Abdominal pain is a common complaint in children and adolescents and one of the main reasons to seek medical attention. It is nevertheless one of the most non-specific symptoms.
We describe the case of a fifteen-year-old boy who presented in the emergency room with a 48 hour right low abdominal pain, nausea and fever, without any other complaint. The anamnesis revealed a 2 year history of nocturnal enuresis and an episode of not feeling well eliciting right testicular pain after trauma in the past year. He had right low abdominal tenderness and the Blumberg sign was positive; no abdominal masses were felt. The testicles were asymmetrical (right one smaller). There were no other abnormalities on physical examination. Laboratory studies were normal except for a raised C reactive protein and lactate dehydrogenase on blood samples. Tumoral markers (beta-human chorionic gonadotropin and alpha-fetoprotein) levels were normal. The abdominal ultrasound and the computed tomography scan revealed a 55 mm retroperitoneal paraaortic mass with central necrosis. Scrotal ultrasound showed a smaller, heterogenic right testicle, with calcifications. A retroperitoneal mass biopsy was performed and revealed a seminoma. The right testicle biopsy was negative. Staging did not show any metastasis.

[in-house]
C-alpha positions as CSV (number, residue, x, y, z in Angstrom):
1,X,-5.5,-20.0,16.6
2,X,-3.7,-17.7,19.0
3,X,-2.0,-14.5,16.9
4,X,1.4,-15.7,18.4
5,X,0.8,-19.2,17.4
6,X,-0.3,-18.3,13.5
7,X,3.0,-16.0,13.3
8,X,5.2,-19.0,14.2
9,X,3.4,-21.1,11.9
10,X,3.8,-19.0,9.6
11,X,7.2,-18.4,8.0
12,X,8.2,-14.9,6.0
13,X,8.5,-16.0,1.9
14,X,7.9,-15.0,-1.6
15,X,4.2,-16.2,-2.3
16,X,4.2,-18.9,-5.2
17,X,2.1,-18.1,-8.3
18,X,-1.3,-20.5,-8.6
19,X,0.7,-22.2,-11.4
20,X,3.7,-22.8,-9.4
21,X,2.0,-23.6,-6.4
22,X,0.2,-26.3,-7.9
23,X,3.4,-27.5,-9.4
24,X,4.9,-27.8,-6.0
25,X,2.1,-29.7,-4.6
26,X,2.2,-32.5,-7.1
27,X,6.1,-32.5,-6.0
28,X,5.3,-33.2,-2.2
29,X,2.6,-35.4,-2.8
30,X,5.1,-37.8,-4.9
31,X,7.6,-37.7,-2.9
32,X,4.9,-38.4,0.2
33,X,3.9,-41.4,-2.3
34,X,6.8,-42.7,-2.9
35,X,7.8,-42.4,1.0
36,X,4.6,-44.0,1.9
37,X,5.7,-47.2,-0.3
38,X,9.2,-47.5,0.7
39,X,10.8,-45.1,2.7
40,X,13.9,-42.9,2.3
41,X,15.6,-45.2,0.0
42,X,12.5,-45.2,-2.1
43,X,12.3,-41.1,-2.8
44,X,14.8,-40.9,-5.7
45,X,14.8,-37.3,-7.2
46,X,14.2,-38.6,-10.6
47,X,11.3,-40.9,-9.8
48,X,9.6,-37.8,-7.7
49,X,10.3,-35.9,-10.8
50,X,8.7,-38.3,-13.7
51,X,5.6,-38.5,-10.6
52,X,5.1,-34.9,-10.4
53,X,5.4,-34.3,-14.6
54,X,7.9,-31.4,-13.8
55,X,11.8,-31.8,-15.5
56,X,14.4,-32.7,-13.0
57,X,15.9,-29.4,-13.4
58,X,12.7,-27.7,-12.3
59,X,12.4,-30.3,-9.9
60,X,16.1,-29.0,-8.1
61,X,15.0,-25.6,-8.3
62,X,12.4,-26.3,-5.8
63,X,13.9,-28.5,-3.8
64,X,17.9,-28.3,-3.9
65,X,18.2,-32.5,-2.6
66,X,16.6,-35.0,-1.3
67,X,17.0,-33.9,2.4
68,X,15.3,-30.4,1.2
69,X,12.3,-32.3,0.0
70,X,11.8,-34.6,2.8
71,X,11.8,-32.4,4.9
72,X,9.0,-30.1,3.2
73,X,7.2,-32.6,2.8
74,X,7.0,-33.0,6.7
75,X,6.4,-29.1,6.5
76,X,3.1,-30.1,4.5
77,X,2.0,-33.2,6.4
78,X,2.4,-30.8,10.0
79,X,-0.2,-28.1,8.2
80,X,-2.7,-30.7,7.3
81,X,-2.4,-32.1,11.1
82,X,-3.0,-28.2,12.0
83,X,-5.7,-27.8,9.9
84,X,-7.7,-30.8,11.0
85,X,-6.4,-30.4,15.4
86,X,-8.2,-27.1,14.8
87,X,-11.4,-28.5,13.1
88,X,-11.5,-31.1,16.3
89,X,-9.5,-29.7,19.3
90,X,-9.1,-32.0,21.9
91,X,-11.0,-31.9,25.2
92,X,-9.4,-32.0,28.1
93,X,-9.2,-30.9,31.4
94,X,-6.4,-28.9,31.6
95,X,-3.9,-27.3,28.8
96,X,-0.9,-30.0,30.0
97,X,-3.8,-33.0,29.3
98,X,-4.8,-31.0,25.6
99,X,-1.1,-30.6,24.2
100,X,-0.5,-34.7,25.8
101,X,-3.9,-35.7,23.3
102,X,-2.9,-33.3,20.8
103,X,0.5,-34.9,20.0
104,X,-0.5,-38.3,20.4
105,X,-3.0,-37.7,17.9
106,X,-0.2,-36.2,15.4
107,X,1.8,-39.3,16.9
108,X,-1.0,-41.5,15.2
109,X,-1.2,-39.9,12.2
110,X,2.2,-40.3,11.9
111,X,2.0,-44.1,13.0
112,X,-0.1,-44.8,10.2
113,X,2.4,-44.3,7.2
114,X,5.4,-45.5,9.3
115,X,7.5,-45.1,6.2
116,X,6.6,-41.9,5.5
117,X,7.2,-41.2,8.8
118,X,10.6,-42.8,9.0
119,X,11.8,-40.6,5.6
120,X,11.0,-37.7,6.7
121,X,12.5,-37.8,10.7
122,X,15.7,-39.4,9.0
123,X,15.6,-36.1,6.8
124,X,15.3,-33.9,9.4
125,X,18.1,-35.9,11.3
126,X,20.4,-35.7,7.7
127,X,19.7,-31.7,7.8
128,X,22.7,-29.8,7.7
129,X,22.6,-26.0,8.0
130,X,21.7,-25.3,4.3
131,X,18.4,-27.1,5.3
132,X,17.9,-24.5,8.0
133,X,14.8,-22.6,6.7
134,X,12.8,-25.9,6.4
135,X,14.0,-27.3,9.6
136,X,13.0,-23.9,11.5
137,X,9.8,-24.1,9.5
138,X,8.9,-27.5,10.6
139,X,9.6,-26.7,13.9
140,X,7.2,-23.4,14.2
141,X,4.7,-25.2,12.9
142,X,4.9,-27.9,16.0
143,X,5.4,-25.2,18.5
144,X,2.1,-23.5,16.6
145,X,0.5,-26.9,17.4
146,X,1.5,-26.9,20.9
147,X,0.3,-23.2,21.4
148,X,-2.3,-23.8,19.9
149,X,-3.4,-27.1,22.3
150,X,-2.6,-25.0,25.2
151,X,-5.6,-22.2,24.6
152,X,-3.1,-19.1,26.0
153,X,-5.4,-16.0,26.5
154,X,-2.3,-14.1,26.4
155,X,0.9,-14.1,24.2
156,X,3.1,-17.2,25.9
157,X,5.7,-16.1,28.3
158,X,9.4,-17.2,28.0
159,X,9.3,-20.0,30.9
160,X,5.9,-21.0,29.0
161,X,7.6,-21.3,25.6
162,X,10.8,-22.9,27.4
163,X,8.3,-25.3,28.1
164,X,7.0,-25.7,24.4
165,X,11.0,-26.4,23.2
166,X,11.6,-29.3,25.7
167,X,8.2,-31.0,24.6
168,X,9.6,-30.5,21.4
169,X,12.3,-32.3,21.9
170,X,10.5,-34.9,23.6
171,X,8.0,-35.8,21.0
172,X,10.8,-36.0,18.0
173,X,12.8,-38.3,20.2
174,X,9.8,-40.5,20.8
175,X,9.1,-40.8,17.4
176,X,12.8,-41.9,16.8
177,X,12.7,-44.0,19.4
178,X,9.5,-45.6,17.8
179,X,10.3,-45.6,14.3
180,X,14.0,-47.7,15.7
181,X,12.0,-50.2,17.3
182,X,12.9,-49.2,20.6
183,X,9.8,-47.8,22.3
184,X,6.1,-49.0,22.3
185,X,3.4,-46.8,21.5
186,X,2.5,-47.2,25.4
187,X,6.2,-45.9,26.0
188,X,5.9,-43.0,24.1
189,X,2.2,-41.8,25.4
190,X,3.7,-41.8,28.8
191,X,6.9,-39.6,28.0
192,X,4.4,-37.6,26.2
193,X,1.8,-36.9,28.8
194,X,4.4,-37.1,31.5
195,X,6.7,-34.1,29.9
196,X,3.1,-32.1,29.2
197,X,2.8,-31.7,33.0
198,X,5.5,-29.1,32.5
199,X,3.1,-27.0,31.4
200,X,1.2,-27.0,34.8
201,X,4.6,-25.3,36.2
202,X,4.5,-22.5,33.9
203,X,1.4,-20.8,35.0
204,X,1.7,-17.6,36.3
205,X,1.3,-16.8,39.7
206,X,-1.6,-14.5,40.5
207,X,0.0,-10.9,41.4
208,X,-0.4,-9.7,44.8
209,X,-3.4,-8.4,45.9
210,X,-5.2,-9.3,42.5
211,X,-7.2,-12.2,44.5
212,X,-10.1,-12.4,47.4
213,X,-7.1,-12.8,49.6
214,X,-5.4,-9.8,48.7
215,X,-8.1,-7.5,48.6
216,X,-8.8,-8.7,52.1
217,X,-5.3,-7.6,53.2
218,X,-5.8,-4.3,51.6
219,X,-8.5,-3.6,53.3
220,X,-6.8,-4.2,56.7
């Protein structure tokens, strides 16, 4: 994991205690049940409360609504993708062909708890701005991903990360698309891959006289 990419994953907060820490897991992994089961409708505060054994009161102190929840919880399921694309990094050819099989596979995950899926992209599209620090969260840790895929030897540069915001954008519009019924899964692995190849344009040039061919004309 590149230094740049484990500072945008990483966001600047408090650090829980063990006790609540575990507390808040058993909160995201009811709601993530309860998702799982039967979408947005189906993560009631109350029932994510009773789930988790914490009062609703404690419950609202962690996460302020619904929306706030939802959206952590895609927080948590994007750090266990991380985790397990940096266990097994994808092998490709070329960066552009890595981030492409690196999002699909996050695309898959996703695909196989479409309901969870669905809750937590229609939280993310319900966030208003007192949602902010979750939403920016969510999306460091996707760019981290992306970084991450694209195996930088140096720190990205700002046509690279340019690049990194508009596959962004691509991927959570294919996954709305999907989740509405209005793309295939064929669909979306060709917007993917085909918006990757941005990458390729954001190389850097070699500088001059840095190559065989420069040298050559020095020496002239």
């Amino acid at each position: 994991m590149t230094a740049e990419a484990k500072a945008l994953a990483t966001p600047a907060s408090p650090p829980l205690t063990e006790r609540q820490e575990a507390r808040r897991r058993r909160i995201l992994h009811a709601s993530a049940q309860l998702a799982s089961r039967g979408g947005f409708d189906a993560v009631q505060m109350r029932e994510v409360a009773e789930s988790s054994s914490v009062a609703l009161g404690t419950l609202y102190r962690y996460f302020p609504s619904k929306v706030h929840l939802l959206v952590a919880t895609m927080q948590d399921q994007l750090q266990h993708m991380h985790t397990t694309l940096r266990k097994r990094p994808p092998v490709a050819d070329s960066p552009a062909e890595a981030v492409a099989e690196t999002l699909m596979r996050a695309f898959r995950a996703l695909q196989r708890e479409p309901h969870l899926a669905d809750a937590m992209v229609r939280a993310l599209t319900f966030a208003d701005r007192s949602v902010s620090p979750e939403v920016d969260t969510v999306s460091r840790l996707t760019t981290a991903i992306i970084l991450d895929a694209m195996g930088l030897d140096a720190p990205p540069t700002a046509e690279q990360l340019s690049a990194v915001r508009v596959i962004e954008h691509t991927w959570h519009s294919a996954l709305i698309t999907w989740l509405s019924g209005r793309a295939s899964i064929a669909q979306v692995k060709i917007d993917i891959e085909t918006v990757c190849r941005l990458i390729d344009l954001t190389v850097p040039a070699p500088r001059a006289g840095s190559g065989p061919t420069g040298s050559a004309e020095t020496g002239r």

Chemotherapy was started (cycles of carboplatin, etoposide and bleomycin) and a good response was noticed: more than 50% reduction after 2 cycles. Surgery is planned.
Extragonadal seminomas are rare, but when treated have a good prognosis; the authors stress the importance of an early diagnosis of cancer in children and adolescents.
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